TULSA, Okla. — Enough was enough. In the middle of a reporter’s question, Ohio State coach Chris Holtmann stopped the postgame interview outside the Buckeyes’ locker room to ask a staffer to place a towel at the base of a slamming door.

The irritating noise grated on Holtmann’s nerves in the moments after the Buckeyes’ 74-59 NCAA Tournament loss to Houston on Sunday night in the BOK Center.

Or maybe it was a reminder that a men’s basketball season that had opened with so much uncertainty had just closed for good?

It is a stretch to label this as a season of overachievement for OSU. Rather, it seemed more like one of impressive perseverance.

The Buckeyes finished tied for eighth in the Big Ten, right where the media picked them in the preseason. Many observers considered them as an NCAA Tournament bubble team to begin with, which ended up being the case.

Their best nonconference win came in the opener against Cincinnati, which lost to lower-seeded Iowa in the first round of the NCAA Tournament. Even Ohio State’s 62-59 win against No. 6 seed Iowa State on Friday, while impressive, requires context. The Cyclones won the Big 12 tournament title, yes, but still finished 9-9 in their conference.

The positives? This season easily could have gone off the rails following a five-game losing streak — the longest since OSU lost 17 straight in 1997-98 — and nearly imploded when center Kaleb Wesson was suspended for three games, all losses, to close the regular season.

Instead, the Buckeyes regrouped, became even more connected — on the court and off — and played some of their best basketball the past three weeks.

“There was (so) much in this season, in terms of just stuff, that this team had to go through and deal with, so there were some lessons in grit and perseverance,” Holtmann said.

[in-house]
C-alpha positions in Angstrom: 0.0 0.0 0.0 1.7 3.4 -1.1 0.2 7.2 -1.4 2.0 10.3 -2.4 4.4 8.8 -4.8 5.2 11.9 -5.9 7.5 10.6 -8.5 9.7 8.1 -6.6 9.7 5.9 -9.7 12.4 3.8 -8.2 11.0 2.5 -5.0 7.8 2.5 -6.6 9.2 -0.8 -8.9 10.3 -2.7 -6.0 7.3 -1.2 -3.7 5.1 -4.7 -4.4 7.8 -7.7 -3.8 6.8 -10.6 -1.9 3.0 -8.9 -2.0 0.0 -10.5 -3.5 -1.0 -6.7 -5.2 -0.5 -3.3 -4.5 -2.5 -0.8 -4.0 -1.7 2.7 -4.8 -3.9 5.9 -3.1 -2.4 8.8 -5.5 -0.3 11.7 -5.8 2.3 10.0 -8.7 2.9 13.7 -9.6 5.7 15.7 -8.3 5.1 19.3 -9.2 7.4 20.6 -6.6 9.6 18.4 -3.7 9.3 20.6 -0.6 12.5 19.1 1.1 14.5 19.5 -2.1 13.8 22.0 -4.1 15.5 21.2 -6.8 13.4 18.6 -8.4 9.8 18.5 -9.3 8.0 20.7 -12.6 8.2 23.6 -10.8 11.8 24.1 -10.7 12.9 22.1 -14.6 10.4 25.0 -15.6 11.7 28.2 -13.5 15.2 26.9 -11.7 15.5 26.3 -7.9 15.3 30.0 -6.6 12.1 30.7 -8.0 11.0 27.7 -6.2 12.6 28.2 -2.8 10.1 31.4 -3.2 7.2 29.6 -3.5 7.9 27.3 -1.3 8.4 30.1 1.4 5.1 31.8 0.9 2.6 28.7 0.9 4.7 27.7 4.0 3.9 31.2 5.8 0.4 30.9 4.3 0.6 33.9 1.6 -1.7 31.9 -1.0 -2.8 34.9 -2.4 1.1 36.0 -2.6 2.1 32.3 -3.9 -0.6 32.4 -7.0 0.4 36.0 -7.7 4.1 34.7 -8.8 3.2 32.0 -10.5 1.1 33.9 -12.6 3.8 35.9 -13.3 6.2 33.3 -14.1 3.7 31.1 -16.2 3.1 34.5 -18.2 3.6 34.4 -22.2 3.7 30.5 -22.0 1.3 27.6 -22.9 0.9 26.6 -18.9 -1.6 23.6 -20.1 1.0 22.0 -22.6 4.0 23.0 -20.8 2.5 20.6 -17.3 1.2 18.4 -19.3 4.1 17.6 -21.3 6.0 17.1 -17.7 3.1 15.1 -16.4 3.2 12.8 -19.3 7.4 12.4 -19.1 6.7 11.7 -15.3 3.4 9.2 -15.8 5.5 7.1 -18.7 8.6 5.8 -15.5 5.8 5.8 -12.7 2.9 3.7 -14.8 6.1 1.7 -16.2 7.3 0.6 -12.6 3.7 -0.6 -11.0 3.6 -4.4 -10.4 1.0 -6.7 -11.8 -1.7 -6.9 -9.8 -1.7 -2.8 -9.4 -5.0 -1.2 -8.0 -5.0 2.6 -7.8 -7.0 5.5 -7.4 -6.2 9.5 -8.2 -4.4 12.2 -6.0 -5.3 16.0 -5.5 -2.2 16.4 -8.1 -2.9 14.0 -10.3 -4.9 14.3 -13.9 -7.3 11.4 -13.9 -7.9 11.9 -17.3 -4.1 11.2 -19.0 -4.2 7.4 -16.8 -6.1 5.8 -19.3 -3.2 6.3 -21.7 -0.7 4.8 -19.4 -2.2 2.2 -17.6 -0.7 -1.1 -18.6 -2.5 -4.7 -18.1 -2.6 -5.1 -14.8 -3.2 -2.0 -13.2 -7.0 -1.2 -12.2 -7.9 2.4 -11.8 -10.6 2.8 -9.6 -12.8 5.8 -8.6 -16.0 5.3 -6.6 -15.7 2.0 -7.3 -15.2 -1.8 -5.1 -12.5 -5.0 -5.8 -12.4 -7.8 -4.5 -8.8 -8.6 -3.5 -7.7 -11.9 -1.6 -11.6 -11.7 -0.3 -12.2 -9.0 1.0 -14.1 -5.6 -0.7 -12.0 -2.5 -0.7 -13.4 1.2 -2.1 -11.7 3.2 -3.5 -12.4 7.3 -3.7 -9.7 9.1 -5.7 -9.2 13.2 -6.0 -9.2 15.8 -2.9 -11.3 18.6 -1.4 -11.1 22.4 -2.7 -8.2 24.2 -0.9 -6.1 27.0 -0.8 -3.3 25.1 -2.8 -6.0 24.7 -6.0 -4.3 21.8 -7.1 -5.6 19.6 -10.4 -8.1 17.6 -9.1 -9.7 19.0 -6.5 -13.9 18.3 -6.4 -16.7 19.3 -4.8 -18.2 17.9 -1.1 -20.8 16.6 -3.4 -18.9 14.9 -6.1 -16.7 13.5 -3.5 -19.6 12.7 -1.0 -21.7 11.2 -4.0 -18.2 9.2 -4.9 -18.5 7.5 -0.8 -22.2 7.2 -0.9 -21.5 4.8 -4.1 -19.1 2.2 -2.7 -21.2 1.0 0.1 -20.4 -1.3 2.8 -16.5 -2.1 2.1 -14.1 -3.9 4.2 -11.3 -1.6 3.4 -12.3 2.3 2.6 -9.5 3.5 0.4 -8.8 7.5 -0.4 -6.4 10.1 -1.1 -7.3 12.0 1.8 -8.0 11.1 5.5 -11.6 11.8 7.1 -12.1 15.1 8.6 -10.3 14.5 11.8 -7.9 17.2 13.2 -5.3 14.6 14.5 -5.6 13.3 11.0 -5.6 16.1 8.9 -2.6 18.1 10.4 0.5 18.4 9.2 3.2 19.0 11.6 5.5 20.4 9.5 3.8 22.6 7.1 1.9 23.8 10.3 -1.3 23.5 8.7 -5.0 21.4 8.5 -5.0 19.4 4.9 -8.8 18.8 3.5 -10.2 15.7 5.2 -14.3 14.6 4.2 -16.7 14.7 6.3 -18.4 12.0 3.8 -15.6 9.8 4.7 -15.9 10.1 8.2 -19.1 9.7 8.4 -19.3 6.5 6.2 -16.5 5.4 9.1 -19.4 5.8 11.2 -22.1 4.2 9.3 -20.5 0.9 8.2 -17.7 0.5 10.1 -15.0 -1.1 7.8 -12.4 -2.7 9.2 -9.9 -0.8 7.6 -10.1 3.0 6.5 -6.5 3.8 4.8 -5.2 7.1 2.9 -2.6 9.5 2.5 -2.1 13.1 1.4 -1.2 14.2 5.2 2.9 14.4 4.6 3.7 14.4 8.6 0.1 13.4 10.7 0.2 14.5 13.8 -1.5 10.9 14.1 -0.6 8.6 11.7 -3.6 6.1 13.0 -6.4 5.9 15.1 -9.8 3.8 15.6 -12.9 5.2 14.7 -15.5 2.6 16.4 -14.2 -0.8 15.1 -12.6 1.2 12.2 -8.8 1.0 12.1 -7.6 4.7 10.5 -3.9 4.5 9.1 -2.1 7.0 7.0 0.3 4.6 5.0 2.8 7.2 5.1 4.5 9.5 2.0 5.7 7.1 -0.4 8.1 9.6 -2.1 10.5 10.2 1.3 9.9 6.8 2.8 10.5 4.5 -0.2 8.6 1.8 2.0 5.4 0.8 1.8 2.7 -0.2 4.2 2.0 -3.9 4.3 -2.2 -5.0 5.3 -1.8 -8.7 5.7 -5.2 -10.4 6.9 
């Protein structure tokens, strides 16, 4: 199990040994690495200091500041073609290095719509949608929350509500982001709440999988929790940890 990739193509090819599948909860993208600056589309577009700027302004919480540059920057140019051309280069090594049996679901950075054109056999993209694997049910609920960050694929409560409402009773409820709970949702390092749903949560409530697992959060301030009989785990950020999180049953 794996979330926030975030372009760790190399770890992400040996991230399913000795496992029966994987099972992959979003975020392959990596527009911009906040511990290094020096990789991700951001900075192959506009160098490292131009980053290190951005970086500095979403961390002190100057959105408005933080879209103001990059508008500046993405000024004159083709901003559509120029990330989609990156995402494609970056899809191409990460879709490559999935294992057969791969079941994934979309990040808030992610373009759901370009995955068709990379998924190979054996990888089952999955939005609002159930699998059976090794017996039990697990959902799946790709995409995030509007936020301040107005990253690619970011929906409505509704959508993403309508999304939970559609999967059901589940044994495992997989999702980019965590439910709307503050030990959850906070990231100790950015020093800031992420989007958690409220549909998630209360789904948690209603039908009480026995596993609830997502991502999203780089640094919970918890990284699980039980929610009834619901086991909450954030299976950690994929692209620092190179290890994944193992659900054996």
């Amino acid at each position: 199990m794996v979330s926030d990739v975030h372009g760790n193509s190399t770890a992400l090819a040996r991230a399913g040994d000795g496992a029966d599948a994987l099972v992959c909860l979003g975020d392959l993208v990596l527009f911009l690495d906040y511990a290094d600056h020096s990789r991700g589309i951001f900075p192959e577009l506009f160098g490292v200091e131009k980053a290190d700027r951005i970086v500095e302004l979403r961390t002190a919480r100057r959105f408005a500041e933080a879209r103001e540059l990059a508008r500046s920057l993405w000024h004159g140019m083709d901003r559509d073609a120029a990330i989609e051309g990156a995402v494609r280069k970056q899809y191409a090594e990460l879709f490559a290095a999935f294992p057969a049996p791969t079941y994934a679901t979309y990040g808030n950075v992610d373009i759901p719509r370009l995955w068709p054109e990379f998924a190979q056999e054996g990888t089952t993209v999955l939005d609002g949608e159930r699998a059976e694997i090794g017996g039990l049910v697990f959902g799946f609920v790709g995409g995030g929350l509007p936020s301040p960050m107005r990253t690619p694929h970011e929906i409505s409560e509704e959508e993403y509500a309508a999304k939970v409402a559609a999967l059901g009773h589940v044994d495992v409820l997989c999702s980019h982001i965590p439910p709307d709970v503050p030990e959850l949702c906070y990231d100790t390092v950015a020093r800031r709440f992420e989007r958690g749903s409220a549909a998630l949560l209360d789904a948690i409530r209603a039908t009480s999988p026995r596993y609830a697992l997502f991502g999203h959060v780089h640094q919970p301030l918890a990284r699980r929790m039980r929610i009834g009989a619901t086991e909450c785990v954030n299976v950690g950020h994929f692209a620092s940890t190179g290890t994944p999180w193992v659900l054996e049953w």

Going forward, those lessons must translate into a continuing maturing process not only for this year’s freshmen, but just as importantly for the Wesson brothers.

Andre Wesson will be a senior. Holtmann singled out the forward as a shining example of improvement through offseason dedication.

“All of our returners need to have the kind of offseason that a guy like Andre Wesson had, where he came back early and established himself as clearly a good player,” Holtmann said.

But the elder Wesson needs to continue to grow as a leader, as does Kaleb, who while improving as a player showed there is work to be done off the court.

“Younger guys have to step up. Now it’s our team,” Kaleb Wesson said. “We’re getting older and have to mature.”

The assumption is that Ohio State’s incoming recruiting class of five-star point guard DJ Carton, four-star small forward Alonzo Gaffney and four-star power forward EJ Liddell will immediately make next year’s team more dynamic and likely to improve on this season’s 20-15 record.

Add Florida State transfer CJ Walker, a point guard soon to be eligible, and advancing to the Sweet 16 or deeper is a lock, right?

Not automatically. Ohio State’s talent level will increase, but if the returning roster stagnates, don’t expect the Buckeyes to hang banners in 2019-20. I would anticipate some measure of improvement — the way 19-year-old sophomore Musa Jallow asserted himself in the two tournament games shows there is basketball skill beyond the gifted athleticism — but Holtmann correctly cautioned that teams holding steady actually are regressing.

That goes for coaches, too.

“The challenge for us is we have to find a way to be better in stretches in early conference, in January and February,” Holtmann said. “You’re going to take some hits, but looking back, that’s an area where as a coach I have to figure out how to get us better in those months.”

Holtmann can coach. He’ll figure it out. From there, it comes down to continued strong recruiting and getting players to buy into the kind of team-first approach that manifested over the past three weeks.

Buckeye Nation should expect bigger things next season. Just don’t think huge yet.

roller@dispatch.com

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